Fairune may look like a basic retro action RPG, but looks can be deceiving. Besides battling foes and leveling up, you will find yourself lost in plenty of obtuse lateral-thinking quests and spend most of your time simply asking, "What do I do now?"
There isn't much of a story in Fairune. Basically, a book wants you to go on a quest to acquire three missing Spirit Icons to bring peace to the land. You play as a girl who apparently is the chosen one. As the game begins, monsters won't harm you but once you discover a sword and equip it, it's time to lay waste to the foul beasts. That's about all of the exposition you need to go on your journey... right?
The game looks sharp with bright colours and early SNES-style graphics. Although this is on 3DS, there is no 3D functionality which is excusable but worth noting. As you traverse the world map, you'll see areas such as forests, rivers, and grasslands; the latter consuming the vast majority of the map. There are a few additional maps such as an underground world and an area above the clouds which help to diversify the environments. Subtle graphical flourishes such as shadows from clouds and lines indicating water moving through streams help to make the world feel more alive. However, it's quite static besides these few effects. The main character and all of her enemies appear sharp and stand out well from the environment. The music sounds like it's straight from an 8-bit RPG and it's pleasant to the ears. Sound effects as you slay enemies become repetitive since it's the same sound no matter which enemy you defeat. That being said, there are many effects such as when text scrolls or when you walk down staircases that sound like they're lifted straight from a NES RPG thus adding a layer of authenticity and satisfaction.
Fairune is played by moving your heroine around the world map to explore and discover while battling any enemy that stands in your way. You'll come across many items that are used in certain places to unlock new items and areas, which is generally how progress is made. It's simple and formulaic although you'll be doing more head-scratching than a lice-infested adolescent.
Enemies are battled by simply walking into them. If you are at the appropriate level then you can harm them but you will also receive damage in the exchange. Because of this, if you're running low on HP and have to make it back to a save point then you must avoid every single enemy which is impossible in most situations that you'll find yourself in. Therefore, you're forced to raise a white flag and get a game over. Anyway, if an enemy is below your level then you basically mow them down without receiving any damage or experience. It begs the question, why even bother keeping these enemies in the game? They serve no purpose whatsoever. You basically walk right through them. Also, if an enemy is beyond your level then they will cause severe damage while you can't hurt them at all. Because of these overly simplistic rules, levelling up is mandatory and hence completely unrewarding. If you must level up to damage an enemy that's slightly more advanced than you then you'll find yourself grinding with similarly levelled enemies to simply keep playing. Basically, this system is far too elementary to be fun for any serious RPG player.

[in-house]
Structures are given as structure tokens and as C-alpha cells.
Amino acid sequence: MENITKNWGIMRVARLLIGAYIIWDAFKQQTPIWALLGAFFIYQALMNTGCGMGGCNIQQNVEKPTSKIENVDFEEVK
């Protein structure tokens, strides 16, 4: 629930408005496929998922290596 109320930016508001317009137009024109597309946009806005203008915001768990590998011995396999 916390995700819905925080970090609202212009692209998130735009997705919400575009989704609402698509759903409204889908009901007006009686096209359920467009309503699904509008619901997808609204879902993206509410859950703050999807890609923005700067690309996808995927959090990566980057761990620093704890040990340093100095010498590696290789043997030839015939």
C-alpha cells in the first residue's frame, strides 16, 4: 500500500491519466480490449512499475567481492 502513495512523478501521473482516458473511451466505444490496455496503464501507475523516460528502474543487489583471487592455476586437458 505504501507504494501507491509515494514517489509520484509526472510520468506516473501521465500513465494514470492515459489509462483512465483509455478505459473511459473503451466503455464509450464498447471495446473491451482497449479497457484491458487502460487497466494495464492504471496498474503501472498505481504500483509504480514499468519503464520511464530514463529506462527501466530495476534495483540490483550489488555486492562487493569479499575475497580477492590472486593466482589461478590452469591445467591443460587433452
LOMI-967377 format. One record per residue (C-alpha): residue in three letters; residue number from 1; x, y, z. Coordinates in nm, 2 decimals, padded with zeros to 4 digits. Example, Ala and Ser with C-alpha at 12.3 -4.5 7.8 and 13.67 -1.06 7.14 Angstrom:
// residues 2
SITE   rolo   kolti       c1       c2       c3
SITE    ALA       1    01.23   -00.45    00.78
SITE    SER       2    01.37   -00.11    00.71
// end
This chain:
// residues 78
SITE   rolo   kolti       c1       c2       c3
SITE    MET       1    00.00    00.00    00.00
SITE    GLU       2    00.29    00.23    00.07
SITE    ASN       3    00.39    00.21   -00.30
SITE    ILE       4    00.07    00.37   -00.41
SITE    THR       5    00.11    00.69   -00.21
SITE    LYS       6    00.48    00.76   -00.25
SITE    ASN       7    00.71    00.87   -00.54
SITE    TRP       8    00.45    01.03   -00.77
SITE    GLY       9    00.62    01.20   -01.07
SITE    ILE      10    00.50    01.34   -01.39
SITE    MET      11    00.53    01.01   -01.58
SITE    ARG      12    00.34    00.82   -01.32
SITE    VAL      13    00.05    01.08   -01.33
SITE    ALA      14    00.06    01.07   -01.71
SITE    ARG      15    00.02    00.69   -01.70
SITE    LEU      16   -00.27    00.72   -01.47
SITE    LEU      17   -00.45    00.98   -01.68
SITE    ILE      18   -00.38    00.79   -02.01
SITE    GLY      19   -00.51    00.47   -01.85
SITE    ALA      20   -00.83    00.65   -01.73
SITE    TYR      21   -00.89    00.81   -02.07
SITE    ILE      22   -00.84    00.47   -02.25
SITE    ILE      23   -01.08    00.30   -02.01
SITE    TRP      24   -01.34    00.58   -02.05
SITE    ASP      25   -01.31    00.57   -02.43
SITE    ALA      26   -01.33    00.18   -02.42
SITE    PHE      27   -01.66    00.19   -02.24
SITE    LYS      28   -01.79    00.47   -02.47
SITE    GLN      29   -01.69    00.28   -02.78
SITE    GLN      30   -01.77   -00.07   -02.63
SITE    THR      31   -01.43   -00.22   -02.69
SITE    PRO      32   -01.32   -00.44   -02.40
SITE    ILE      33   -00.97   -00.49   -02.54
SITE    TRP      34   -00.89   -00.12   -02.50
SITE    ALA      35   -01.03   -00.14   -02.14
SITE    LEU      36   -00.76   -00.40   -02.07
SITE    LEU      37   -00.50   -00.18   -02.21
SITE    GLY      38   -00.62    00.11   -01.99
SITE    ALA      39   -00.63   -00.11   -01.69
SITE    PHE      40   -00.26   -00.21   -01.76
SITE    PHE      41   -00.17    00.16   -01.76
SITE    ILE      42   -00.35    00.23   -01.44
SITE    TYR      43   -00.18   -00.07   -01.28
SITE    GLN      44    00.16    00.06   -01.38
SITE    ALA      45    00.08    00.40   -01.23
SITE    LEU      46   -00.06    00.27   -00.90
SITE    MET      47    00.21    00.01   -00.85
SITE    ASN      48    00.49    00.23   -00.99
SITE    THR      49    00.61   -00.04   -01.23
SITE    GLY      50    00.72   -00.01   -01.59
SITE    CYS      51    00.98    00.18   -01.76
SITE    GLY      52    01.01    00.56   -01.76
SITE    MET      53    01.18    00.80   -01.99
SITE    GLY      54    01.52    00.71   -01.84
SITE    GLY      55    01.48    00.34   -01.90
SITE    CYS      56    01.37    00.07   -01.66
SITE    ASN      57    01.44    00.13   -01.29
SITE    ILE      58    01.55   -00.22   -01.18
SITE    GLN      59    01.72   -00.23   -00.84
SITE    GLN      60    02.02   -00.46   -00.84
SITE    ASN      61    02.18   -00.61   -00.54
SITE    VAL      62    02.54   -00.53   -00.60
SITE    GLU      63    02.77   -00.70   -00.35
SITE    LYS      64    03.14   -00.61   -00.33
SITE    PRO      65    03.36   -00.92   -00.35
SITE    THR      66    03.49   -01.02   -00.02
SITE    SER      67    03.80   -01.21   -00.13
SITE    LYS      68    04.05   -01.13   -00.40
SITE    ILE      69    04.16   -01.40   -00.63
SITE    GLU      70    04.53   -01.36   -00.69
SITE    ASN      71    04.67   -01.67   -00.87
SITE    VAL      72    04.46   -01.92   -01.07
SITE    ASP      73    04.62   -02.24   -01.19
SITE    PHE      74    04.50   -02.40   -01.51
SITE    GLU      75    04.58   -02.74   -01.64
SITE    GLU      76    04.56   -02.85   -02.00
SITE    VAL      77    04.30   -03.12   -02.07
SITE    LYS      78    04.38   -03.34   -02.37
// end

As previously stated, it's not always clear what you should do next in Fairune. You may have to use an item in a certain location, find a false wall to walk through, or chop down a tree. If you decide not to use a guide then you'll find yourself traversing the entire map and backtracking as you try to finally get the light bulb above your head to light up. Once it does, it is very satisfying. Hence, when you resort to using a guide then a great deal of gratification gets taken out of the experience, but you may have to out of necessity from time to time. You only have so much hair on your head to pull out.
Fairune can easily be completed within a few hours and you will probably be satisfied enough to never pick it up again. However, there are incentives to play through again in the form of achievements, records (such as your fastest completion time and how many monsters you've killed), and item and monster collections (there are some rare ones that you may enjoy hunting). These are all superficial mechanics that extend the replay value of the game and if you're the kind of person who needs to achieve everything then they do a great job of making you want to play again. If you don't fit this description then you'll be happy to simply finish the game and be done.
If you're looking for a classic RPG adventure then Fairune may or may not be what you're looking for. You have to be the kind of gamer with a great deal of patience and forgiveness in order to thoroughly enjoy playing through this journey. Once you do, you won't regret it although you may not be as satisfied as you would expect.
- + Solid retro RPG presentation
- + Progression without the use of a guide can be a rewarding experience
- + Compelling replay incentives for completionists
- - Mandatory level-ups are unsatisfying
- - What to do next is sometimes too obtuse to figure out on your own
- - Can be completed easily within a few hours